Incorporate the Focus Keyword Phrase
Now that you have the focus keyword phrase, what next? Use it in as many areas as you can.
Here’s a list of where you should incorporate the focus keyword phrase on a blog post if at all possible:
- First paragraph of the copy in the introduction
- Headline or title of the blog – often the H1 tag in your content management system (CMS) like WordPress
- H2 tag – visually on the page this looks like a subheading but noted as an H2 tag in your CMS
- Image alt tag – this is a description you give an image in the CMS that tells what the image is about
- Meta description – It’s a brief summary of the page that is under 160 characters long, and is added in your CMS. When the keyword phrase is searched, and your page is a result, it’s the description a person reads.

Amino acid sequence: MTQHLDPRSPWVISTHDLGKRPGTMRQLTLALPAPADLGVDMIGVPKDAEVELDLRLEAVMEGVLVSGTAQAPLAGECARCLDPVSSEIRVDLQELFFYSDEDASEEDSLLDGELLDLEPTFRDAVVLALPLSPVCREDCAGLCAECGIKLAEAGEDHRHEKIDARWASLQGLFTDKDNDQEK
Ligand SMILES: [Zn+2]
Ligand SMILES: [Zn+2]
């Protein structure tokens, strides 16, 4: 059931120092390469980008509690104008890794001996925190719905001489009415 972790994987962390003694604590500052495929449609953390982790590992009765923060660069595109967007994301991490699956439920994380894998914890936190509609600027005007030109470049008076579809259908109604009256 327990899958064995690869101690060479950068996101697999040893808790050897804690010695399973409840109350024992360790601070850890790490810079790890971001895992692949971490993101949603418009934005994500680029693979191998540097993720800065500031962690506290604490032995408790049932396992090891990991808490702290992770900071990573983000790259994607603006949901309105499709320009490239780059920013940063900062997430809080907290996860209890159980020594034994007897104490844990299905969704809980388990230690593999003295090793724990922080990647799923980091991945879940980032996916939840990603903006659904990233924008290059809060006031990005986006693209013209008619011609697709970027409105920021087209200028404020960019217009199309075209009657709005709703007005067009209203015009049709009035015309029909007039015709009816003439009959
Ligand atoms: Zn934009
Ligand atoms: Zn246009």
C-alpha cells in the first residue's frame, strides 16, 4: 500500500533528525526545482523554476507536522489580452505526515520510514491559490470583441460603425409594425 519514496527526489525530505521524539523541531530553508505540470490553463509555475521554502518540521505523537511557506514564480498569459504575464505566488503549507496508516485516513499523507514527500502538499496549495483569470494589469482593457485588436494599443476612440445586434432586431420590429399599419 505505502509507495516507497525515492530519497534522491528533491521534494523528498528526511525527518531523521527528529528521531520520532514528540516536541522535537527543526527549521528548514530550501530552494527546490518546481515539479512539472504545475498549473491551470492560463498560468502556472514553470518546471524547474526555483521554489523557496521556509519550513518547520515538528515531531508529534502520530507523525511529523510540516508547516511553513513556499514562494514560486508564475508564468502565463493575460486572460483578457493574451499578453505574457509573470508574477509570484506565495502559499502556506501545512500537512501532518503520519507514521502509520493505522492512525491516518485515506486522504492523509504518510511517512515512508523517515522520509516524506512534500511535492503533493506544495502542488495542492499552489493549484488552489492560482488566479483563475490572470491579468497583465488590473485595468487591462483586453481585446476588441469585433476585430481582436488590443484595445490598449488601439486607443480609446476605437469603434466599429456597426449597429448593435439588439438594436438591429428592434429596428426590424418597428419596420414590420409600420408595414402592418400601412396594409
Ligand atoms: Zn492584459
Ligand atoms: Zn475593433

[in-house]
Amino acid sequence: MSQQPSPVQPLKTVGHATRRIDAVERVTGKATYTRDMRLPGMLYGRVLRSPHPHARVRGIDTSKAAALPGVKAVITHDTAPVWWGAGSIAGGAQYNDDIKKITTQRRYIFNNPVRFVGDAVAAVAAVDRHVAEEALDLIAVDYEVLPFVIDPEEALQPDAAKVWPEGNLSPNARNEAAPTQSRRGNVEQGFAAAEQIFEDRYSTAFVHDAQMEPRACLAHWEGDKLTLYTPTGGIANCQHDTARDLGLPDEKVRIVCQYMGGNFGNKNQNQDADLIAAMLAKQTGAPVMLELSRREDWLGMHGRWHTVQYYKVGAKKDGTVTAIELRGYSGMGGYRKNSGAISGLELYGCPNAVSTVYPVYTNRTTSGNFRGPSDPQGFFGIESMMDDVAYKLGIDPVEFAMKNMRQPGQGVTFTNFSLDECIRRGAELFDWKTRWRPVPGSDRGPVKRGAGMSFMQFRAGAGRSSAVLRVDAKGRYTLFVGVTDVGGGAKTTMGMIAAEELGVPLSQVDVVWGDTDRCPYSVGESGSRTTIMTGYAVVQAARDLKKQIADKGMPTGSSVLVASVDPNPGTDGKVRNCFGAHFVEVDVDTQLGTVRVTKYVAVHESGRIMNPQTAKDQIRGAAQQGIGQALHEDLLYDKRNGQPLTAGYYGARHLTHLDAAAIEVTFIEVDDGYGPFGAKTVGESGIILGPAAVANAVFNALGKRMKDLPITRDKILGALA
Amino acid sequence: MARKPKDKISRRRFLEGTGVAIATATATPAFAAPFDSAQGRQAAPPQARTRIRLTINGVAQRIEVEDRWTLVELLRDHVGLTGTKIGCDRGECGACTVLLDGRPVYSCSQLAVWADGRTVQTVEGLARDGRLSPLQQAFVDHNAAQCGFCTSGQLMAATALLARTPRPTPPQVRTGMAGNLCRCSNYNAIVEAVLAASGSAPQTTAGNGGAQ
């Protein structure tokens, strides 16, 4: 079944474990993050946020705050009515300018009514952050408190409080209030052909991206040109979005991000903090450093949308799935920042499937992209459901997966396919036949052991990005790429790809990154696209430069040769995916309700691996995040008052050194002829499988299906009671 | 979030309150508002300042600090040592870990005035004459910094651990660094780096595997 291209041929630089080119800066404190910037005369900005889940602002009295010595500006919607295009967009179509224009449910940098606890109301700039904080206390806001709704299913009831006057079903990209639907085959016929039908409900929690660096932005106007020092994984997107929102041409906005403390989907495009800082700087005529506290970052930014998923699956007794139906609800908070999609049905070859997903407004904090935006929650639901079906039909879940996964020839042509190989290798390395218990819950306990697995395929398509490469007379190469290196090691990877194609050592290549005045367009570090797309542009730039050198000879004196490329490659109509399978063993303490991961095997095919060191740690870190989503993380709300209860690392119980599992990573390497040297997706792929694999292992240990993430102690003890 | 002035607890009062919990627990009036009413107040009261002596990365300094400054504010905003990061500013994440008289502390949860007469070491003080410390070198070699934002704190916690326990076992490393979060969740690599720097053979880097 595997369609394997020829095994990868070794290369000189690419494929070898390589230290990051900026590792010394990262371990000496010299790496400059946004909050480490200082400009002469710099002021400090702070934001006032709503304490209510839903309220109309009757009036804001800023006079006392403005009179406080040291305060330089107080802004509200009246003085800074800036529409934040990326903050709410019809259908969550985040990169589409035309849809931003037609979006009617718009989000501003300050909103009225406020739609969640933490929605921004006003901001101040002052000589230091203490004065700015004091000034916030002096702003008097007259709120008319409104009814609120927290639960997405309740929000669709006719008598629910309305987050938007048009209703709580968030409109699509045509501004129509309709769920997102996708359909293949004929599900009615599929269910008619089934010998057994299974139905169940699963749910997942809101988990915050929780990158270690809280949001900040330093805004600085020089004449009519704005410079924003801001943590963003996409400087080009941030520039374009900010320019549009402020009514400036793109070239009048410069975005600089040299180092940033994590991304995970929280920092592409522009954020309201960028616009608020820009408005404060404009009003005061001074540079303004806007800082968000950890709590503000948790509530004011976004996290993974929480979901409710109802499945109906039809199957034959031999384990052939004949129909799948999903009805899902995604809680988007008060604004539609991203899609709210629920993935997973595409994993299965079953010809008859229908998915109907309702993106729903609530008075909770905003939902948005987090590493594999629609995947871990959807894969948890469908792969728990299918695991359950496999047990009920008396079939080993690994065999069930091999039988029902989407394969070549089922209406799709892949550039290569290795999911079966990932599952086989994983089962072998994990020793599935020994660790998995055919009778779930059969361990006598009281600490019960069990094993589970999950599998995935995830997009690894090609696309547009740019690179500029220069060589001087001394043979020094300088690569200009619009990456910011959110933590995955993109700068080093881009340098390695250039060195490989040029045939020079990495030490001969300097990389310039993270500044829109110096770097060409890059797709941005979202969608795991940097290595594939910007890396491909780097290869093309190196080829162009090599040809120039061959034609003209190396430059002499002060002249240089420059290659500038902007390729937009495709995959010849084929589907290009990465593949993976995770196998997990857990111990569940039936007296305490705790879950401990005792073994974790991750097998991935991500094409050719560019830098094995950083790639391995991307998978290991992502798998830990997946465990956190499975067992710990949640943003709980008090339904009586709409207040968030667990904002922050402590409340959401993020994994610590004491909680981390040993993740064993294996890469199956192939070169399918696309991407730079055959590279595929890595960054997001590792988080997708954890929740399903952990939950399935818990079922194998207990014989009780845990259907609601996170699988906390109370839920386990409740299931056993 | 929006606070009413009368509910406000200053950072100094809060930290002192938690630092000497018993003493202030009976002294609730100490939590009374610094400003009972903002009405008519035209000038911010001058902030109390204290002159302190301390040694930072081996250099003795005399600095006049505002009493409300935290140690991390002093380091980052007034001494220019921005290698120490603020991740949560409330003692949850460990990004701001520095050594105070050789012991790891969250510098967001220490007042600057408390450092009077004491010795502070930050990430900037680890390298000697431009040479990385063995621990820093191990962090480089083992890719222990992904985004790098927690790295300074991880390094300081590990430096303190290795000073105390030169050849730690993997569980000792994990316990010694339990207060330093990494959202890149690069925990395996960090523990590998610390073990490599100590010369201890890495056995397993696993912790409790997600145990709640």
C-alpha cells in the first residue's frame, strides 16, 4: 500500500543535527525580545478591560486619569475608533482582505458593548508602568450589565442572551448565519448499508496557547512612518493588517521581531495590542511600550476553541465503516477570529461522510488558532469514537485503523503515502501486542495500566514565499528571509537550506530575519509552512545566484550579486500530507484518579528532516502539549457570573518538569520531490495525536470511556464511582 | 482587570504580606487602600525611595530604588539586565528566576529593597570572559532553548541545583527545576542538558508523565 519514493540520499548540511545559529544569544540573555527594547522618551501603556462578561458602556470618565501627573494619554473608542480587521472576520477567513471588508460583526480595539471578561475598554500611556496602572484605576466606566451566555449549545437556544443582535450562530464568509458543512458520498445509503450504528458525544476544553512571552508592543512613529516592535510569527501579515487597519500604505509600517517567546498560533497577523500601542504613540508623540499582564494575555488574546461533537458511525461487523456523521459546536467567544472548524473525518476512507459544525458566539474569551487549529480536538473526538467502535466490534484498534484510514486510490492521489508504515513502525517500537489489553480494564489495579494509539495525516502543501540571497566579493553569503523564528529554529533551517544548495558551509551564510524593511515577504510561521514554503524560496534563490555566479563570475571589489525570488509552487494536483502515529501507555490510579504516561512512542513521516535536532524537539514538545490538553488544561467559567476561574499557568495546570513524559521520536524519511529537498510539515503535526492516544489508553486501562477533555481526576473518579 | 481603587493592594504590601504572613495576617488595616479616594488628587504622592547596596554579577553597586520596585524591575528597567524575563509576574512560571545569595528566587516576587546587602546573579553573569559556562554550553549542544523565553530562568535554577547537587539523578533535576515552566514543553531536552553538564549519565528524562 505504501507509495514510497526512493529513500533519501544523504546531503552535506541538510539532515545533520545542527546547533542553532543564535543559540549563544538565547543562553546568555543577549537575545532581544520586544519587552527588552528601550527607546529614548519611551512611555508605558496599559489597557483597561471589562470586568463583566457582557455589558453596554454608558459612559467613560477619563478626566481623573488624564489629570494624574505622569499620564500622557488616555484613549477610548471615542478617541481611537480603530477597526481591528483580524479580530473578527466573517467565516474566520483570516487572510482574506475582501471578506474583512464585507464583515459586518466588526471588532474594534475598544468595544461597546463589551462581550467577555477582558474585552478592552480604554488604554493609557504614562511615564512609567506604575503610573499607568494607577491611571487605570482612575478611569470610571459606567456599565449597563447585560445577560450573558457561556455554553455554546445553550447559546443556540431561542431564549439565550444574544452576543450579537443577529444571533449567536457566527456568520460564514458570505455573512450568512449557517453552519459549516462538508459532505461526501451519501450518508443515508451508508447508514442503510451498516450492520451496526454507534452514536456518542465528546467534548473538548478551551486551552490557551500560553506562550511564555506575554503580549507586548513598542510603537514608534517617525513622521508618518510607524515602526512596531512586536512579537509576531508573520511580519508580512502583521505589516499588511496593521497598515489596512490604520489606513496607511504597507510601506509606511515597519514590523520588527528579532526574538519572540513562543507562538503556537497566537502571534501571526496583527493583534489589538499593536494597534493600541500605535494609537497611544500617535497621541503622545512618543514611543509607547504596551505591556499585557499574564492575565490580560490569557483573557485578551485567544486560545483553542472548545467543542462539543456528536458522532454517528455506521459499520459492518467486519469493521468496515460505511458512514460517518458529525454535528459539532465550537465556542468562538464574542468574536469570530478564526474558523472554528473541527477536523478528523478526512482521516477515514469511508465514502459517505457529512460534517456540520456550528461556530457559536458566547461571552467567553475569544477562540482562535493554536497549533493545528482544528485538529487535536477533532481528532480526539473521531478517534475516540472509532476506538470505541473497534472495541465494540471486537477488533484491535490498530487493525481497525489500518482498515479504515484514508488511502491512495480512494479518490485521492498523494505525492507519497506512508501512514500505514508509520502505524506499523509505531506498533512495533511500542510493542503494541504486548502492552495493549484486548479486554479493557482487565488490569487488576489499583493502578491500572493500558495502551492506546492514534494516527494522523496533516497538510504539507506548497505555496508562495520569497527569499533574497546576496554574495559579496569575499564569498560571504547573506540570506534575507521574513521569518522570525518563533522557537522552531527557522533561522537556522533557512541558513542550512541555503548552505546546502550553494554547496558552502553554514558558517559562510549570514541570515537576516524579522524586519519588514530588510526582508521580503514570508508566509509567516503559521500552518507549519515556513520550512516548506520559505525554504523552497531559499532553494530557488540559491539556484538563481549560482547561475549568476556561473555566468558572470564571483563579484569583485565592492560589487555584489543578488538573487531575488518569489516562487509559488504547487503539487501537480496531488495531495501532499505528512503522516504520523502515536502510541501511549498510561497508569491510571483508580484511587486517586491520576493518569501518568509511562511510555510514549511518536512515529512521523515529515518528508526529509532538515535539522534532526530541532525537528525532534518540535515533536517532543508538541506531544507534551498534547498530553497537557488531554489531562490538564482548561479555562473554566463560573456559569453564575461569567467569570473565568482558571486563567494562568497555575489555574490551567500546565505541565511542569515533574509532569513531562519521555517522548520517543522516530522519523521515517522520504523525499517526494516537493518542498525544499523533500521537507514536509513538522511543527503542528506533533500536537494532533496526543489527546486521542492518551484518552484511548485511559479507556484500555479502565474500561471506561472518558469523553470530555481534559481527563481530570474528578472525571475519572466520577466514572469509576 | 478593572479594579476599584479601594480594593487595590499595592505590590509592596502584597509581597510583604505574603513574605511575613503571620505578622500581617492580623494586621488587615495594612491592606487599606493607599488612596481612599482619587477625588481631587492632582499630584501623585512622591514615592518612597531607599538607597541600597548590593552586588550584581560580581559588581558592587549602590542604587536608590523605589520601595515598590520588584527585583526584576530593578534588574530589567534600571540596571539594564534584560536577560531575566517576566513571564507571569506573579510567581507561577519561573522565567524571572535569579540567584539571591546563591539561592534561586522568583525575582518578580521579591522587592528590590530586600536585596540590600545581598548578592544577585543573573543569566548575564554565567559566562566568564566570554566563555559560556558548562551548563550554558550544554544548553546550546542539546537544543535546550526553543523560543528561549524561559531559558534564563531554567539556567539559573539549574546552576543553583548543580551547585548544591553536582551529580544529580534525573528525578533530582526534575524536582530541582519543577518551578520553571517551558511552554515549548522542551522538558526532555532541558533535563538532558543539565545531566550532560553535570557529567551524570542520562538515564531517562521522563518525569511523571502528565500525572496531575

- SEO Title Tag – It’s the title of the web page or brief description in 50-60 characters in length. Search engines often use the title tag in the results pages to display preview snippets. The focus keyword phrase should be placed as close to the front or first few words of the title as possible.
The image below shows a meta description and SEO title tag. The title tag is the line that says Blog SEO: How to Search Engine Optimize Your Blog Content. The meta description is with the three lines of text that begin with search engine optimization in bold.
Often the focus keyword phrase in the meta description will appear in bold. That helps searchers know if the words they used are in the content. It draws their eye to that phrase, and hopefully, they’ll read that description and click on it.
What if you can’t incorporate the focus keyword phrase naturally in the flow of your writing in all of those places? Oh – it’s challenging, if not impossible. I typically miss at least one spot. The H2 tag is the hardest for me because I like my subheadings to be action-oriented.